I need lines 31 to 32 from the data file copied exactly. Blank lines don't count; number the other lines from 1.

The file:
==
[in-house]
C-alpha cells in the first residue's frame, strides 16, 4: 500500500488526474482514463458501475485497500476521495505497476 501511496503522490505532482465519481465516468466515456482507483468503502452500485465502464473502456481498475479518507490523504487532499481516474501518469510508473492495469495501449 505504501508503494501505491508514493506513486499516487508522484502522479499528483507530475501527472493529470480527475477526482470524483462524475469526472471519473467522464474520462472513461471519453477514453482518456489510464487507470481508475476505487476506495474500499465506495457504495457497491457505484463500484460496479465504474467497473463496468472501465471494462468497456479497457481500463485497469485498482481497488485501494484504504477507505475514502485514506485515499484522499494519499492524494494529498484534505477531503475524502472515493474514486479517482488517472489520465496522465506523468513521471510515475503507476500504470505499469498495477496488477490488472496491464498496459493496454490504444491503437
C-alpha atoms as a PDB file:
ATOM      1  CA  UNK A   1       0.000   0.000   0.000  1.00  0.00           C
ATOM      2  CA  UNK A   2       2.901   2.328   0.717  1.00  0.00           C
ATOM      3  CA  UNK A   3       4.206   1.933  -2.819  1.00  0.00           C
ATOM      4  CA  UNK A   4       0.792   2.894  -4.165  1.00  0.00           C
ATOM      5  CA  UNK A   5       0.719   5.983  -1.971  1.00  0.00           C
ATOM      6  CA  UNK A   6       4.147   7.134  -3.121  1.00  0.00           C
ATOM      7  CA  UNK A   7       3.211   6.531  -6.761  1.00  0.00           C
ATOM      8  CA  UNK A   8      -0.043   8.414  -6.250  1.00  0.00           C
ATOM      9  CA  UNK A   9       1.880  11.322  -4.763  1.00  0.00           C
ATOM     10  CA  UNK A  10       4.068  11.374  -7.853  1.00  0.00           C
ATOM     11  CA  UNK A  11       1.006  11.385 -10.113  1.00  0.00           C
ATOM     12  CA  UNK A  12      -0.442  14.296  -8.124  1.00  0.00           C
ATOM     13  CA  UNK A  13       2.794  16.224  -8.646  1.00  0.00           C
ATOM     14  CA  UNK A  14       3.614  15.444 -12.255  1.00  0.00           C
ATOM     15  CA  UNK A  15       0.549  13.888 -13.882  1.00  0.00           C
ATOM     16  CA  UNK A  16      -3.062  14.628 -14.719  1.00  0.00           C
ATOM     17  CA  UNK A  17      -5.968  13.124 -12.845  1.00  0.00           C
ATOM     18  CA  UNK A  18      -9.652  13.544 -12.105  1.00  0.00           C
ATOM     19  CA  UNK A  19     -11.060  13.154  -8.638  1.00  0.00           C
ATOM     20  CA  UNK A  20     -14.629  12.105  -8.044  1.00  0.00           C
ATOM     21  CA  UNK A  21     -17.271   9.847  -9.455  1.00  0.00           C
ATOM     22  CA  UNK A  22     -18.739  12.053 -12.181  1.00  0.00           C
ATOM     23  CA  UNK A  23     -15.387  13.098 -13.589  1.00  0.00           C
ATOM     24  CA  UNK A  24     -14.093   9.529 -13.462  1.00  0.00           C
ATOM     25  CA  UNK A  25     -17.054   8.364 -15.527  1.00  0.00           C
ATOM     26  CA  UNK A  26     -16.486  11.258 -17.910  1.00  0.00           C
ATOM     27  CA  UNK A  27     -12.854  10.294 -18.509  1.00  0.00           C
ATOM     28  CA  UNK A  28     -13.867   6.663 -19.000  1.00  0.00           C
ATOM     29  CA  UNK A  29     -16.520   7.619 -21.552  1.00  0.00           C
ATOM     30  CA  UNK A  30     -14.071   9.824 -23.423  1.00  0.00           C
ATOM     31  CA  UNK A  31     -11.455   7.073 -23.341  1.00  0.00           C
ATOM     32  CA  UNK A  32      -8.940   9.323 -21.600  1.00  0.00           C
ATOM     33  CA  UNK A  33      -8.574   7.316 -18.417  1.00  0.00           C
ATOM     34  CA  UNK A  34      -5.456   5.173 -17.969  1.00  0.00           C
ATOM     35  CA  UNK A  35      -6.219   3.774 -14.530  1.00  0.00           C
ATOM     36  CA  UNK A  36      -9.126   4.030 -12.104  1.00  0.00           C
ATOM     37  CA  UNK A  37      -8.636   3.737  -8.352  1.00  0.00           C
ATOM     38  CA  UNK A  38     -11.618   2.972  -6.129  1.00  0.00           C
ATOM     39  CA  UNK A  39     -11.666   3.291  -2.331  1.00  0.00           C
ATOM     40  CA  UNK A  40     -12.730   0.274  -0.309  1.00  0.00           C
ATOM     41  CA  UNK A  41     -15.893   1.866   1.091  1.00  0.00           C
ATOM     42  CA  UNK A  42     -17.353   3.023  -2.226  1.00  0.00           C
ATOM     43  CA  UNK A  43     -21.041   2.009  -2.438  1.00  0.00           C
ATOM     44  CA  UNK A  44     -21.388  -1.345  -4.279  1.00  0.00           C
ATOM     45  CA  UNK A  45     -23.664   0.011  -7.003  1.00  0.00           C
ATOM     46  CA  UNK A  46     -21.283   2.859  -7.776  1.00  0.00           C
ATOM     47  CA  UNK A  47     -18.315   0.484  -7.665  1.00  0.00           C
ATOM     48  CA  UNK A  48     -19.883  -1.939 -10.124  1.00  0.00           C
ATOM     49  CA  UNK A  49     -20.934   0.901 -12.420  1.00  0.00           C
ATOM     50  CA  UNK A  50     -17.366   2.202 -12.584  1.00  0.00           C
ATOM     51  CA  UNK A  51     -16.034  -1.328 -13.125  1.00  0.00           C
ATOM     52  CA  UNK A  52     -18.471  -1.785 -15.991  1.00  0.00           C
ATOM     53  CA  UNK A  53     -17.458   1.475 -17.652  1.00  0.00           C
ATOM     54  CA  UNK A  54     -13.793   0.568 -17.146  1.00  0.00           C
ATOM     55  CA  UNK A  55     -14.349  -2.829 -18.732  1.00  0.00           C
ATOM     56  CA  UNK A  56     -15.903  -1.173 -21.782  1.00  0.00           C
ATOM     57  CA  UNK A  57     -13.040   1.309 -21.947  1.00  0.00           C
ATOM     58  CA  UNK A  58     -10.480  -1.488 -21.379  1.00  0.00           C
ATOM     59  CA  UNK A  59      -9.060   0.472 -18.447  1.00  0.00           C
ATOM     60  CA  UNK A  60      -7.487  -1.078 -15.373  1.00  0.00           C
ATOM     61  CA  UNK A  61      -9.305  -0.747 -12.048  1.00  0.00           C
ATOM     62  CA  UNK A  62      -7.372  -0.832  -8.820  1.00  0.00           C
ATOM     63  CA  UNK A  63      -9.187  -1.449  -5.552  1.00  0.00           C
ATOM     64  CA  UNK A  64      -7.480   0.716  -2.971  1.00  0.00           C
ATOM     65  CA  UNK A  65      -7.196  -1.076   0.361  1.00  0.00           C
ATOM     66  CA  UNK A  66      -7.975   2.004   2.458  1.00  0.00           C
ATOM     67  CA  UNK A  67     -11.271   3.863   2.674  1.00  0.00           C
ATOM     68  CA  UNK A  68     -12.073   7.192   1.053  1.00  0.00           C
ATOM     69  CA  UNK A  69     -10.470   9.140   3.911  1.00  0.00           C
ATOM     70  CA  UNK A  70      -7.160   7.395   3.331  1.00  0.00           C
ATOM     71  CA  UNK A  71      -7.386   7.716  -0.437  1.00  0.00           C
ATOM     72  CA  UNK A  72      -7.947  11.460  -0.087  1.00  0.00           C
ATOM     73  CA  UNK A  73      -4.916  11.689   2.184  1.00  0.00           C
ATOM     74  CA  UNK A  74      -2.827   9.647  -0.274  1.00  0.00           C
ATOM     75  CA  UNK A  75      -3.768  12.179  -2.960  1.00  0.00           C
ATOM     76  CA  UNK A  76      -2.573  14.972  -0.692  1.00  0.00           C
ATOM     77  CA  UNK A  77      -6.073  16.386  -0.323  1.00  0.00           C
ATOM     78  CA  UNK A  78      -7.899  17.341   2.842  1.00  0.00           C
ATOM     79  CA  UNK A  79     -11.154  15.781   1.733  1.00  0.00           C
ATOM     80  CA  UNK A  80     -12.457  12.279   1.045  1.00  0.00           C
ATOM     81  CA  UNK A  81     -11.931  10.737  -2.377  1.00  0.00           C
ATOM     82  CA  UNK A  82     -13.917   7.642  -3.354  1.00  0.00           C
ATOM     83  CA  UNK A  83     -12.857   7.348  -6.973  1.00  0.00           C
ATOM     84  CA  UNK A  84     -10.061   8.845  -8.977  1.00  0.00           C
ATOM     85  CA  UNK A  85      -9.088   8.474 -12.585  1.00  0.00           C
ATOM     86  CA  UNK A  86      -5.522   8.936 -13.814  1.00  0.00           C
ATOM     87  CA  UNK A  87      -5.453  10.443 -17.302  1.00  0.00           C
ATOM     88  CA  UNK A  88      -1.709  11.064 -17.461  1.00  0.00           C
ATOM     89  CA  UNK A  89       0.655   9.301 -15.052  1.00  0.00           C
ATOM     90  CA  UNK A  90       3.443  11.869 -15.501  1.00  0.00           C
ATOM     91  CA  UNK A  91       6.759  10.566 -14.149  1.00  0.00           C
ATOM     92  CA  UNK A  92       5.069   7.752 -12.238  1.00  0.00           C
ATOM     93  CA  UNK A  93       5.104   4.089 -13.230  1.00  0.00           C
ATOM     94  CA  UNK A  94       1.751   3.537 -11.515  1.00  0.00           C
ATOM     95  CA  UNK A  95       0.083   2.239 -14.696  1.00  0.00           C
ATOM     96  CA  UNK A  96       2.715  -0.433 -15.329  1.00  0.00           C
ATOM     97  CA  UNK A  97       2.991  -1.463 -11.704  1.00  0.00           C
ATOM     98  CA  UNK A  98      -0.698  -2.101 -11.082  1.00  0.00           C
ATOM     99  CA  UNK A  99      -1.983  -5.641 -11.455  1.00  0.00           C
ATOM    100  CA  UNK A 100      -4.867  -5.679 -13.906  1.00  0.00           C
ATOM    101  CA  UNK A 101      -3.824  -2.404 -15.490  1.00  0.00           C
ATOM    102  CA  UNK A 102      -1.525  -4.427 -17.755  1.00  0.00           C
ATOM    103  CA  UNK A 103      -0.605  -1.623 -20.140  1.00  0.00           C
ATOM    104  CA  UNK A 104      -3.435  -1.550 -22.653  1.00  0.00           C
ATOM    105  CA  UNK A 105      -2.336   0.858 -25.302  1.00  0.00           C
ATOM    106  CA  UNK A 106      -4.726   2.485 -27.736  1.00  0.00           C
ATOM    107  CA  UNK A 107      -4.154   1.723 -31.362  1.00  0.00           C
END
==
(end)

ATOM     28  CA  UNK A  28     -13.867   6.663 -19.000  1.00  0.00           C
ATOM     29  CA  UNK A  29     -16.520   7.619 -21.552  1.00  0.00           C